Dr. Mark Rubinstein sees the future of glaucoma treatment moving more and more toward the use of laser but there's still no substitute for early detection and compliance by patients who are prescribed eye drops or medication.
When Rubinstein started treating glaucoma patients more than 20 years ago, the only options were drops and surgery. Today, 15 new drugs and the latest laser technology control the disease better.
While advances are being made, a cure is elusive. The sad fact is that three million Americans have glaucoma. Half of those remain undiagnosed and may lose sight before seeking treatment. Damage to the optic nerve from glaucoma is irreversible. Worldwide glaucoma is the leading cause of preventable blindness.
Eye drops, oral medication, laser and surgery treat the disease by lowering pressure in the eyes. Early treatment may eliminate the need for surgery Ð and prevent irreversible loss of vision.
"The biggest problem is poor compliance," said Rubinstein of the Michigan Eyecare Institute in Southfield, Livonia and Dearborn. In 1982, Rubinstein participated in a pioneering study of lasers as a treatment for glaucoma at Sinai Hospital.
"Laser is relatively safe. When it comes to drops or laser, there's a great number of patients who don't use their drops. Laser has a huge advantage because compliance is not a factor. Laser is 95 percent successful with few complications. Drops are not free of side effects and can cause dryness, decrease in vision." The cost can also deter a patient. Eye drops can run more than $100 a month. For the uninsured and seniors on Medicare that's an out-of-pocket expense.
The latest laser treatment, SLT (Selective Laser Trabeculoplasty), leaves no damage to tissue but may need to be repeated over time. Even with well-controlled glaucoma, a patient needs to be seen every three months.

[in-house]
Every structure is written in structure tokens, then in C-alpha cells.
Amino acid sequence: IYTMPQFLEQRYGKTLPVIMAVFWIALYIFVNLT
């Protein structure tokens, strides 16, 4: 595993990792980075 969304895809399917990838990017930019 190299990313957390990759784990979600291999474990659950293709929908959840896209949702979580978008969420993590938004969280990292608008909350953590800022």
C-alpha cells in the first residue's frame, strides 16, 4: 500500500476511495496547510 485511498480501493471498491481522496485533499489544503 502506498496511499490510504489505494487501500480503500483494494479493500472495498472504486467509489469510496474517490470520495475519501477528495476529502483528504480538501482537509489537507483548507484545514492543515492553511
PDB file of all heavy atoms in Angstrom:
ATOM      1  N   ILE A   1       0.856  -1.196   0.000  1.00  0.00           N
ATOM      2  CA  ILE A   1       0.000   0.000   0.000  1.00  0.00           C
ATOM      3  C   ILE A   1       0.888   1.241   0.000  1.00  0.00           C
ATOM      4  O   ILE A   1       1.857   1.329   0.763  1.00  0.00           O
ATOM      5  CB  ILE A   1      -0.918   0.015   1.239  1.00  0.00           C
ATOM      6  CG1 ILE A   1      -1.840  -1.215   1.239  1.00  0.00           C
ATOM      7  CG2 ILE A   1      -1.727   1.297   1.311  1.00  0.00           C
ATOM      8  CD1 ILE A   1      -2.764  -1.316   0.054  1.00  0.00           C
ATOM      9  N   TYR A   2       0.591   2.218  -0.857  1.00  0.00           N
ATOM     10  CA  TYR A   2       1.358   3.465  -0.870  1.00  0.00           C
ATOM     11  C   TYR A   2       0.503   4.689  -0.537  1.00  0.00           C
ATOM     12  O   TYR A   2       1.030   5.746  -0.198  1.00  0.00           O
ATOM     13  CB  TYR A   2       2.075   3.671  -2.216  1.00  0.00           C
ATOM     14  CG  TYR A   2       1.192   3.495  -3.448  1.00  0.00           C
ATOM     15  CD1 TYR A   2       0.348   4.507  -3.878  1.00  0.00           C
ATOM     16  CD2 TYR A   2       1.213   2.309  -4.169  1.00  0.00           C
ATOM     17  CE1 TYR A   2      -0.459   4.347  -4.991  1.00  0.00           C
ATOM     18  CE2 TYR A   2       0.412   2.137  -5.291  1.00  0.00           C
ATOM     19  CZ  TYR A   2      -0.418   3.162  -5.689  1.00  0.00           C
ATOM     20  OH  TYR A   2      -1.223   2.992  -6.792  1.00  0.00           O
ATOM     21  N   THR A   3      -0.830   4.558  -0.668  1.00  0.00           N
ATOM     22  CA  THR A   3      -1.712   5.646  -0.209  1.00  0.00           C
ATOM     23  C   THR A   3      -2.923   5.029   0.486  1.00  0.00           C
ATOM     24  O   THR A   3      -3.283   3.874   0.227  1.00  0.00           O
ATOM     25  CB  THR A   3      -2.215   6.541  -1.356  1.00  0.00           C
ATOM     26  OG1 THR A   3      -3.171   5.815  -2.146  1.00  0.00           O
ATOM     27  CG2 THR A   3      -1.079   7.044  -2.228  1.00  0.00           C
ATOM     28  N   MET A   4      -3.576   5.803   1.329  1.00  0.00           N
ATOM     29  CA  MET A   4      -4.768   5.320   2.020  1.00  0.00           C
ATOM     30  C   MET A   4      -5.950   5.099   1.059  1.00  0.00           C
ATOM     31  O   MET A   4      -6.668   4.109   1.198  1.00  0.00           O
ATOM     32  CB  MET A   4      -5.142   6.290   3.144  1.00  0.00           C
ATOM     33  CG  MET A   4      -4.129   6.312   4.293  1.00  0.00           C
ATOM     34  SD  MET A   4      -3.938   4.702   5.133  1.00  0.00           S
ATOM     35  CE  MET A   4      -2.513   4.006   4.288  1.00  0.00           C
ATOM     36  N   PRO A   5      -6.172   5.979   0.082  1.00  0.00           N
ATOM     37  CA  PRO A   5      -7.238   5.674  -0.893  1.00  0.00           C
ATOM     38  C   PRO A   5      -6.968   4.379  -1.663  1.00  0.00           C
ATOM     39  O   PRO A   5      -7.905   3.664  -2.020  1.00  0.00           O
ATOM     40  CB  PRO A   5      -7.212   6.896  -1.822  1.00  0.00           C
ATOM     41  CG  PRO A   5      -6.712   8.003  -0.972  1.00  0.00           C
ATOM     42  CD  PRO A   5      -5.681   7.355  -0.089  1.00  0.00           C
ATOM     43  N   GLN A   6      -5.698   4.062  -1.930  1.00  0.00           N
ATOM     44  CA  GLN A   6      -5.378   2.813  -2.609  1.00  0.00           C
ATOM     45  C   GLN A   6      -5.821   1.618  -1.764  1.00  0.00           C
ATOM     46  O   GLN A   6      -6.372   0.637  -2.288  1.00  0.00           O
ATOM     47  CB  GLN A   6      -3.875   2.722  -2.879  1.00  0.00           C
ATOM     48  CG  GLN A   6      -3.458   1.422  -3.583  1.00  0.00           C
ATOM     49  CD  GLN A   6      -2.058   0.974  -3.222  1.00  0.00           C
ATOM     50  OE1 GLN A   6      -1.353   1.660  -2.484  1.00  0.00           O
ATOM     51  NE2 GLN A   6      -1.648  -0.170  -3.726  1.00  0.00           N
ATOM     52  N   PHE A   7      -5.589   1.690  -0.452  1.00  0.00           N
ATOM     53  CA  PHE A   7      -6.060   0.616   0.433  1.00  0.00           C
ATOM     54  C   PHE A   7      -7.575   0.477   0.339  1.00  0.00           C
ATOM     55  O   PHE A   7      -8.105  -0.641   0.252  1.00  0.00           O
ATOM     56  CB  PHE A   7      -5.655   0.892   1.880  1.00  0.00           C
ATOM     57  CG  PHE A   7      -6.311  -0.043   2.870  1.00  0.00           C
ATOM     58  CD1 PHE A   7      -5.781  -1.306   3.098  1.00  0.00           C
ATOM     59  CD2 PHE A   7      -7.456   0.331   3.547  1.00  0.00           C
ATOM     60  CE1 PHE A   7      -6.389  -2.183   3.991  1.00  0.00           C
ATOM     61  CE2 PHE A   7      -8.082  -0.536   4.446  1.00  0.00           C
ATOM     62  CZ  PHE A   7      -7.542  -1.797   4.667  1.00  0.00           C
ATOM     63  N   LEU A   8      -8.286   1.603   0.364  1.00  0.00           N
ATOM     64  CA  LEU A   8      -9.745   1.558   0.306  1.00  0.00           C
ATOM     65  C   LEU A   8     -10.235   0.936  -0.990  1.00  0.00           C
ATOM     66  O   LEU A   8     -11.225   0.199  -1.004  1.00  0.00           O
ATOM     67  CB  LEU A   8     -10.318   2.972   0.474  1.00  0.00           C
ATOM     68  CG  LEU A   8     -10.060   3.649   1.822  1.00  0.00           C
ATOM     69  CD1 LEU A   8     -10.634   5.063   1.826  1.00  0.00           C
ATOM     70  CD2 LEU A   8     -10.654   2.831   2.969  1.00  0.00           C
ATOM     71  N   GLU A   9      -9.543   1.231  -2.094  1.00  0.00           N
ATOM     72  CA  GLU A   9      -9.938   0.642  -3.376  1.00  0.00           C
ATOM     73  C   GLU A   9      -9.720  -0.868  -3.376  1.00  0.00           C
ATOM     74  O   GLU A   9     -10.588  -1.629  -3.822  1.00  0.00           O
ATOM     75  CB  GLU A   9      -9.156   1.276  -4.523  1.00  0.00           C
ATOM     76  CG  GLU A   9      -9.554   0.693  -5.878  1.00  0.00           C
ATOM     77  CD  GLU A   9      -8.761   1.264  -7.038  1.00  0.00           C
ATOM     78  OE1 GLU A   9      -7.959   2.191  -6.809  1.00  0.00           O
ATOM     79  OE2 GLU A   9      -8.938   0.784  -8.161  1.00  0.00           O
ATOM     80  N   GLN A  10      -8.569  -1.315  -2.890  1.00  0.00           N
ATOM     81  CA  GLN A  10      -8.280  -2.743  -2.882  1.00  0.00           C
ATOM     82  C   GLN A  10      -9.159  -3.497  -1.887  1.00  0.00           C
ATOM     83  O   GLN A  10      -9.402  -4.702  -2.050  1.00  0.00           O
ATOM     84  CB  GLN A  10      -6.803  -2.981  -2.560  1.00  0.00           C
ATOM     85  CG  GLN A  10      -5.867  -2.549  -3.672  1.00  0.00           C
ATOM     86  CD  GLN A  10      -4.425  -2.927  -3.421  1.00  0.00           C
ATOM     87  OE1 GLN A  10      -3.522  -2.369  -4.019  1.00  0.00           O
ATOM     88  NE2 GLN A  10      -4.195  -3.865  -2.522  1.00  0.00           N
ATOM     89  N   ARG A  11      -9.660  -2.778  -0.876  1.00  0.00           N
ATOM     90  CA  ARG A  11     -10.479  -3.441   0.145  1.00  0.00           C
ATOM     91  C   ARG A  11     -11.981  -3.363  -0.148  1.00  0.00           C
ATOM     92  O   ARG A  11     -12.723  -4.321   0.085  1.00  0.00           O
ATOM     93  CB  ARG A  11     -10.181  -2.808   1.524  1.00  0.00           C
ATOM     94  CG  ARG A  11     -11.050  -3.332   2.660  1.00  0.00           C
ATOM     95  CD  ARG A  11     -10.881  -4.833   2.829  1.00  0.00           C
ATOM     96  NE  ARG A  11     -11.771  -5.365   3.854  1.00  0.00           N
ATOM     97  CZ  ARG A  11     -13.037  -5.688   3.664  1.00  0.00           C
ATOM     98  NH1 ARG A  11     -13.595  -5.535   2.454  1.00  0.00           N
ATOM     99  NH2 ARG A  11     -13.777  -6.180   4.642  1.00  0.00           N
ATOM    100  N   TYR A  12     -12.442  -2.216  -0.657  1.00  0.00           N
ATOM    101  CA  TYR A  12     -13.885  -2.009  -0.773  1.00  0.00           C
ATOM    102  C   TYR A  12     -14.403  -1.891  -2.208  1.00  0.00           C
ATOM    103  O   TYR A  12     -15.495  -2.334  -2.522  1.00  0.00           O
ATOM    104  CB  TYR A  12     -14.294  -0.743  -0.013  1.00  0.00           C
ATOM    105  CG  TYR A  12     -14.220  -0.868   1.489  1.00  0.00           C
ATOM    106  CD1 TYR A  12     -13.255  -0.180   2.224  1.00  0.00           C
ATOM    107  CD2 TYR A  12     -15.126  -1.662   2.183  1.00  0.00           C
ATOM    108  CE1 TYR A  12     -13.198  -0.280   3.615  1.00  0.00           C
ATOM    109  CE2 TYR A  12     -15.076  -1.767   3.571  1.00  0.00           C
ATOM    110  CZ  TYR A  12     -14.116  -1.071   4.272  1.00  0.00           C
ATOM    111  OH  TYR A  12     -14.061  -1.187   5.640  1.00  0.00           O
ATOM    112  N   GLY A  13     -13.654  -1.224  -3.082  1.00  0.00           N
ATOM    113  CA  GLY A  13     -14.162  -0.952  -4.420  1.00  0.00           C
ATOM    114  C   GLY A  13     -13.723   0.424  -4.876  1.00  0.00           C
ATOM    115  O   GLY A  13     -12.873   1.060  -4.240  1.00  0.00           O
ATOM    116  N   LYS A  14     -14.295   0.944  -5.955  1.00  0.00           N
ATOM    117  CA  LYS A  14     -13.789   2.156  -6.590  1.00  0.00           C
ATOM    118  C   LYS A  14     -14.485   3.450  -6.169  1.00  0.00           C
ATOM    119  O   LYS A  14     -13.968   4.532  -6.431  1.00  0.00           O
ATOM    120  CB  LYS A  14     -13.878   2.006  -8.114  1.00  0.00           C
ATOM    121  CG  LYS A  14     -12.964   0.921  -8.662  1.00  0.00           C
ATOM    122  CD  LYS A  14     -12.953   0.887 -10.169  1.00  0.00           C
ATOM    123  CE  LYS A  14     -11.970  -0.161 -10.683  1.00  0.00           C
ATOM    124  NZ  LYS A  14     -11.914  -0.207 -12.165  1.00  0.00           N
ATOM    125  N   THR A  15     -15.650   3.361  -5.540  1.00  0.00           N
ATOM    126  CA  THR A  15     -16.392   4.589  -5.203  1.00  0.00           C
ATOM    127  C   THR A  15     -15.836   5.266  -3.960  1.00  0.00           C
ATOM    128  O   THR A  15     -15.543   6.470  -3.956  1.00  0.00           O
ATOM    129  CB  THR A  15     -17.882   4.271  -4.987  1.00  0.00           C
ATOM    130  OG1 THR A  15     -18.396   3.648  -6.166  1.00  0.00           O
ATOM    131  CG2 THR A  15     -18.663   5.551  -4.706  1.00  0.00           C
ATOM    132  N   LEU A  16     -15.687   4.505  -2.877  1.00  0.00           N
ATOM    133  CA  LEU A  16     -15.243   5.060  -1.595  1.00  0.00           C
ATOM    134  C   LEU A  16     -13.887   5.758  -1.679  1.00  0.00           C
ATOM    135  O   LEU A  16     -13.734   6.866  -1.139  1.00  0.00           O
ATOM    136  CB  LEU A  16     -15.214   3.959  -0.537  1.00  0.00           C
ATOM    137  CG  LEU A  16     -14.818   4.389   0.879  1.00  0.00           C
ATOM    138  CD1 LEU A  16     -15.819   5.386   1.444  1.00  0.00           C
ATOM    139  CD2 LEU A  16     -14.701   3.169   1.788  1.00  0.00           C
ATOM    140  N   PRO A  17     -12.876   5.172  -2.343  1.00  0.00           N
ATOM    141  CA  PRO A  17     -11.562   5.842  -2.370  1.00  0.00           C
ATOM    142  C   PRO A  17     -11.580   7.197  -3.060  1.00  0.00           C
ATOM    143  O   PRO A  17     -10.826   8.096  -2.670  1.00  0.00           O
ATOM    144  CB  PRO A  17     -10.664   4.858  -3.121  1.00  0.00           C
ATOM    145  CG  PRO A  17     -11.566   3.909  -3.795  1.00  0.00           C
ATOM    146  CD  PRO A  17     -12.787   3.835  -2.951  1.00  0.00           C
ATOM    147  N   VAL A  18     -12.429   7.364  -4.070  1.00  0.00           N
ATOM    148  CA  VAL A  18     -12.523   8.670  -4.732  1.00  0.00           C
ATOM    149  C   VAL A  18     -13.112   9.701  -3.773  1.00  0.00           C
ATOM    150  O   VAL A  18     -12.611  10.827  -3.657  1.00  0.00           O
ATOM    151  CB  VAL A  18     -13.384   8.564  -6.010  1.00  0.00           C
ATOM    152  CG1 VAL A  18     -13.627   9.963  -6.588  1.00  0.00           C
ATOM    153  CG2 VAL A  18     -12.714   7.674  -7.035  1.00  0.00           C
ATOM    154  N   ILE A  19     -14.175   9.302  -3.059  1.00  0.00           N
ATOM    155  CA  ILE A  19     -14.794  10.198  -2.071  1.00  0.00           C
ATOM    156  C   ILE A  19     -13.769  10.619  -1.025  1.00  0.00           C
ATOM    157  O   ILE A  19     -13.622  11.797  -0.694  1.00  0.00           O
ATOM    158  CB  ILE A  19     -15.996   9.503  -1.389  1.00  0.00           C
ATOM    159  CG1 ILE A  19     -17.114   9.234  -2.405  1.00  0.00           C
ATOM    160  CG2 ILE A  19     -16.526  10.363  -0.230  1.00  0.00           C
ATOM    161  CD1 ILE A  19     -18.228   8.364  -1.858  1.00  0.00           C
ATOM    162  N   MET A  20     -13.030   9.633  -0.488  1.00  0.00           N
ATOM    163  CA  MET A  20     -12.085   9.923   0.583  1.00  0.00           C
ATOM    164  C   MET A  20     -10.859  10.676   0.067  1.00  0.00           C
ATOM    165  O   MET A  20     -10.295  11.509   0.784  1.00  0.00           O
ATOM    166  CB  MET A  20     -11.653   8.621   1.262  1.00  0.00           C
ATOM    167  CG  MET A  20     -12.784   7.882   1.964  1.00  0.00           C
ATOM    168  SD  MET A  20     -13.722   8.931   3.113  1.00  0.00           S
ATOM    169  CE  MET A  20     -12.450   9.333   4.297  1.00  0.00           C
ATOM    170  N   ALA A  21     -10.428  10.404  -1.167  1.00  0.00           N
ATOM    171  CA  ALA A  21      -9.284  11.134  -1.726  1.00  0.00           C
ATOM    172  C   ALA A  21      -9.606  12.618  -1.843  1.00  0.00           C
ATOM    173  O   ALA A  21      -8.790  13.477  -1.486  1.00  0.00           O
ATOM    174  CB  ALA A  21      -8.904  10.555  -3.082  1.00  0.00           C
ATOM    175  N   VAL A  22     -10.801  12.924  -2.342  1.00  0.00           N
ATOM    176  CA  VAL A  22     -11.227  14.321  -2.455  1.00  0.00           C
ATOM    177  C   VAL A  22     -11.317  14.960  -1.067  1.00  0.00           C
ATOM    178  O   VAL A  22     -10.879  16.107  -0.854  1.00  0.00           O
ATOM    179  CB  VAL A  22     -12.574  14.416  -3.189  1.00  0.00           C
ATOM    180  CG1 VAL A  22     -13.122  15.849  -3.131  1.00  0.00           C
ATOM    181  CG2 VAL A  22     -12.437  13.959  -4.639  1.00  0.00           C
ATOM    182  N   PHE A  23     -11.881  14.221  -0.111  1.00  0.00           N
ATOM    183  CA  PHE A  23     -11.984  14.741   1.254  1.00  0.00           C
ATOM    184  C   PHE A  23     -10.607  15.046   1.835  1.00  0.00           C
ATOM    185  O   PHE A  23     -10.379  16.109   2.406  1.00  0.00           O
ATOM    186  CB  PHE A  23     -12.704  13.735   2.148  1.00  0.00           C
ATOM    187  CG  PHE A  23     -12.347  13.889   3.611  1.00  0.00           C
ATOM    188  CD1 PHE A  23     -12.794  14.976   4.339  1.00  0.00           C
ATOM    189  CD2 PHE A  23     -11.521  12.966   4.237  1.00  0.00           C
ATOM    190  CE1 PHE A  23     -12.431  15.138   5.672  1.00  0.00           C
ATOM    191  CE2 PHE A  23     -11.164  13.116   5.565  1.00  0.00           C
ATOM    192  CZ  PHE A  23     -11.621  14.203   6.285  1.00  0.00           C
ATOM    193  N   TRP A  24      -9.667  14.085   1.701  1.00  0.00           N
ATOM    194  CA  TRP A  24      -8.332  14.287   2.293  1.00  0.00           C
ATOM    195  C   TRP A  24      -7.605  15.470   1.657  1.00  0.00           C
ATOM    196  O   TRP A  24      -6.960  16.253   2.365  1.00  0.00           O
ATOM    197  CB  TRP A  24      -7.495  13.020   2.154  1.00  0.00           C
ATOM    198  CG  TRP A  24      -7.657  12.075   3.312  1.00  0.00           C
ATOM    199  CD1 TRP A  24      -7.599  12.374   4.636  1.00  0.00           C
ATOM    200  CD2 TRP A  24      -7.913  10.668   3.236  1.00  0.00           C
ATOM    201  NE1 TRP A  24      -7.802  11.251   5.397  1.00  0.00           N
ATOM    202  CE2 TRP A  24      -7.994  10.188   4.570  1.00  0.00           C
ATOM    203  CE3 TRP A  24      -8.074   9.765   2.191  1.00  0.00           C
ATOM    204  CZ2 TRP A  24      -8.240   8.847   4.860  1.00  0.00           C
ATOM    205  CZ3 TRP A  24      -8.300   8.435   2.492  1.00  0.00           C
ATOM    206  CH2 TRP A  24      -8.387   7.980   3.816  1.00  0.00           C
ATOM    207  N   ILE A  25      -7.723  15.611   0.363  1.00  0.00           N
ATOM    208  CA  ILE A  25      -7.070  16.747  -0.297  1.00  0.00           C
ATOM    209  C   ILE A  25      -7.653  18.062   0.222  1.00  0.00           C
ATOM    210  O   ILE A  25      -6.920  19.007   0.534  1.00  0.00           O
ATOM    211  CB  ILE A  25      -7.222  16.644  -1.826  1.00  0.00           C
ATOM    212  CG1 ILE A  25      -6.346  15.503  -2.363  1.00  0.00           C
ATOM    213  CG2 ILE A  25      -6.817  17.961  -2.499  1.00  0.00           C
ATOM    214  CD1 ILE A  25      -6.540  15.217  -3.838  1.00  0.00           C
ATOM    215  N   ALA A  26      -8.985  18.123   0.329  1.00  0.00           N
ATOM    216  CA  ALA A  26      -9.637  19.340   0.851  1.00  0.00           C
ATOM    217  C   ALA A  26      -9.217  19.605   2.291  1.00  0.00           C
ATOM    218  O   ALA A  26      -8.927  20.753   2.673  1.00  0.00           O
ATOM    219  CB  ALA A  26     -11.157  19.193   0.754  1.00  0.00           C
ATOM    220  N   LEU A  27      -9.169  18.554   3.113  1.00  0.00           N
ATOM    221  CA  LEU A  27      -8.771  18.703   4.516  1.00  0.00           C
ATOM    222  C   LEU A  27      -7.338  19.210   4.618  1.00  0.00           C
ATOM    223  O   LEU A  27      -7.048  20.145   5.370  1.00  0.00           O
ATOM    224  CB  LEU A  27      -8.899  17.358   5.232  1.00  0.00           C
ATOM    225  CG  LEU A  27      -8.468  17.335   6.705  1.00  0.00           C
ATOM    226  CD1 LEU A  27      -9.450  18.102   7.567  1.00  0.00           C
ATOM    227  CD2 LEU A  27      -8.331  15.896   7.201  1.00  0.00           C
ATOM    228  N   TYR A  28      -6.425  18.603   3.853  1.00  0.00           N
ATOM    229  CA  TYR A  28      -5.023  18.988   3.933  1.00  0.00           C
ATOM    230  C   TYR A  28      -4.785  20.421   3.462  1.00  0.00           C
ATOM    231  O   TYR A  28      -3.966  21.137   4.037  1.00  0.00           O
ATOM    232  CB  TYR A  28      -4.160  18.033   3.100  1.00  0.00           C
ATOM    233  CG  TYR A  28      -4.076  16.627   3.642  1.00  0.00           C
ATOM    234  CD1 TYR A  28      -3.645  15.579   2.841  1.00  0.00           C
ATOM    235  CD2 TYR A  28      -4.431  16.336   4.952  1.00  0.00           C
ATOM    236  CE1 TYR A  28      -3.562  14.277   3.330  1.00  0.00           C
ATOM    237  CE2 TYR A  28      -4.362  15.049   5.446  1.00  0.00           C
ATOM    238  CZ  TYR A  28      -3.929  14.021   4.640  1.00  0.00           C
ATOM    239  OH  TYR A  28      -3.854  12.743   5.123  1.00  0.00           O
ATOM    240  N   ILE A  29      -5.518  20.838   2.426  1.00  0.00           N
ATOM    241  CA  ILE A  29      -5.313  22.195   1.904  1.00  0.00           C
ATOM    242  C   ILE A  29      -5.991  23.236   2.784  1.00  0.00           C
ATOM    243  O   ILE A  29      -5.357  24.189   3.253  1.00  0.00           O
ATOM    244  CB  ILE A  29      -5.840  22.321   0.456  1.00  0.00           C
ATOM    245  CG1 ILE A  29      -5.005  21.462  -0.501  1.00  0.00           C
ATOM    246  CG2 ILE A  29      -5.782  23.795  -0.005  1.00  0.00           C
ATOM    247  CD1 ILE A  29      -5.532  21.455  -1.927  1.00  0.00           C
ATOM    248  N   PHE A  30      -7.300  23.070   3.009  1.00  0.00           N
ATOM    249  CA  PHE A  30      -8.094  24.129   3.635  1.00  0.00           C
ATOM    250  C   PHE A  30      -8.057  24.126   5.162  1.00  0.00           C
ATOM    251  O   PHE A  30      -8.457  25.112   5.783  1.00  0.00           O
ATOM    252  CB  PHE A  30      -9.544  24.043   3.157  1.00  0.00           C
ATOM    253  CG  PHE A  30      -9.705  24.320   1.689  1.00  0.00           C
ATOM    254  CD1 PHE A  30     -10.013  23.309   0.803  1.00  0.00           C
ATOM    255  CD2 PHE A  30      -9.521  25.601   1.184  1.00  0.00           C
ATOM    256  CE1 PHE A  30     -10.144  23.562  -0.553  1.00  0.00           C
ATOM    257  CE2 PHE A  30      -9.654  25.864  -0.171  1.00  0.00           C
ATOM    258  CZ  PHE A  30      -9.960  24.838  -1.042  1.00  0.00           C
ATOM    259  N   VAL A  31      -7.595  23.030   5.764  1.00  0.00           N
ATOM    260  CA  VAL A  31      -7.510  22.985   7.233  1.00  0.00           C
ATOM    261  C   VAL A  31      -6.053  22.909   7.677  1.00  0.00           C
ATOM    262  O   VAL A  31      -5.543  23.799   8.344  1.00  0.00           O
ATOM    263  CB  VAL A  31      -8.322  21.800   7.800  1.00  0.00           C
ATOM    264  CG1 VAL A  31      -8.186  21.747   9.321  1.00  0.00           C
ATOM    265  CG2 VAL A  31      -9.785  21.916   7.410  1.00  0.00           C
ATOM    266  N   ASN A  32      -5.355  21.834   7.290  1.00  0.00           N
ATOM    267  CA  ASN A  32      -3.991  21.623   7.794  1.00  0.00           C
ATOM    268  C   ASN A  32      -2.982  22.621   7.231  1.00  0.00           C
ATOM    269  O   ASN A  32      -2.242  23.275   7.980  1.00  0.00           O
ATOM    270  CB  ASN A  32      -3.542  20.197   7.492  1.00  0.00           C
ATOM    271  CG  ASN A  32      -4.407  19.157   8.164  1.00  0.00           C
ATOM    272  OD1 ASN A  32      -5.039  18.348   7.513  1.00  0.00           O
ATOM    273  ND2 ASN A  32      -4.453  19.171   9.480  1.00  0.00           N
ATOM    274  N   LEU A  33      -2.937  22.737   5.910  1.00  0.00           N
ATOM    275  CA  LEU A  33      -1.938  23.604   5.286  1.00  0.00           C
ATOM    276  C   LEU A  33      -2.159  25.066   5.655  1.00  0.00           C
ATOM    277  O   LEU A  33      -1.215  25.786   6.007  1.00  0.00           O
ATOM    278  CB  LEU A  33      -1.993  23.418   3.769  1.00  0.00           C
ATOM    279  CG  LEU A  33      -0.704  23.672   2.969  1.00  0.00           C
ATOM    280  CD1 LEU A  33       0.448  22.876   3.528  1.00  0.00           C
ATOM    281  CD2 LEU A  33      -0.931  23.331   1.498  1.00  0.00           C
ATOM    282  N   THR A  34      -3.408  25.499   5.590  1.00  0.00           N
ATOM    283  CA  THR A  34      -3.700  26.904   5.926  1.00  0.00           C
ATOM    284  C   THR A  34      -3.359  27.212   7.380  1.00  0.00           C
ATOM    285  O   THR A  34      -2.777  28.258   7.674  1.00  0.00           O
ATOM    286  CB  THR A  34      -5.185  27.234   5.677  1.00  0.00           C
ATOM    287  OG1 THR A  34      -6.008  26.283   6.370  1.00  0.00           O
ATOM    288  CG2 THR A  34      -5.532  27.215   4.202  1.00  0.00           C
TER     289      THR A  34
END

Rubinstein doesn't expect that to change anytime soon. Genetic studies probably won't help to eradicate glaucoma but the picture isn't all gloomy. Recent studies have yielded findings of one more possible risk factor to add to those of family history, diabetes, high blood pressure, and African descent. African Americans are especially at high risk, four to eight times that of Caucasians. These are the knowns.
Dr. Nauman Imami, an ophthalmologist and director of glaucoma services at Henry Ford Hospital, is investigating the unknown as part of the Ocular Hypertension Treatment Study, which has been ongoing for the last 10 years.
"We've learned that treating high eye pressure can reduce the risk, and measuring corneal thickness is important," said Imami, a glaucoma specialist who primarily sees patients with advanced disease at the Henry Ford Medical Center in Livonia and West Bloomfield in addition to Henry Ford Hospital. "Corneas thicker than normal read pressure higher than what they are. People with thin corneas we thought they were normal but their eye pressures are really greater than that. We think thin corneas are a risk factor but is it just a measurement difference?"
Future studies will reveal possibly more tools for predicting and treating glaucoma. Henry Ford Hospital is in the research stage of finding a medication to strengthen the optic nerve so it can fight the pressure that causes glaucoma.
"The most important thing is glaucoma is a painless, gradual disease that gradually takes their vision," said Imami. If they don't come in, they can lose a lot of their vision.
"I tell my patients to have their family examined, especially children around 40 or 50. Catch it at that point and you can prevent most of the problems. They're looking at a lifelong process that can't be cured, only controlled. With treatment pressure is down but you're never rid of glaucoma. You need to follow up. In my experience, if detected early enough they can control it enough so they don't lose their vision. The problem with glaucoma is it's an irreversible loss of vision, not like cataracts. With cataracts they can't see but if removed can start seeing 20_20 again. With glaucoma what you lose is forever lost."
Rubinstein recommends anyone over age 40 have their eyes checked for glaucoma every two years, over 50 or at high risk every year. Glaucoma can affect anyone at any age but especially individuals over age 60.
"The goal is to diagnose it earlier. Untreated glaucoma gets worse, and don't be afraid to ask for a second opinion," said Rubinstein.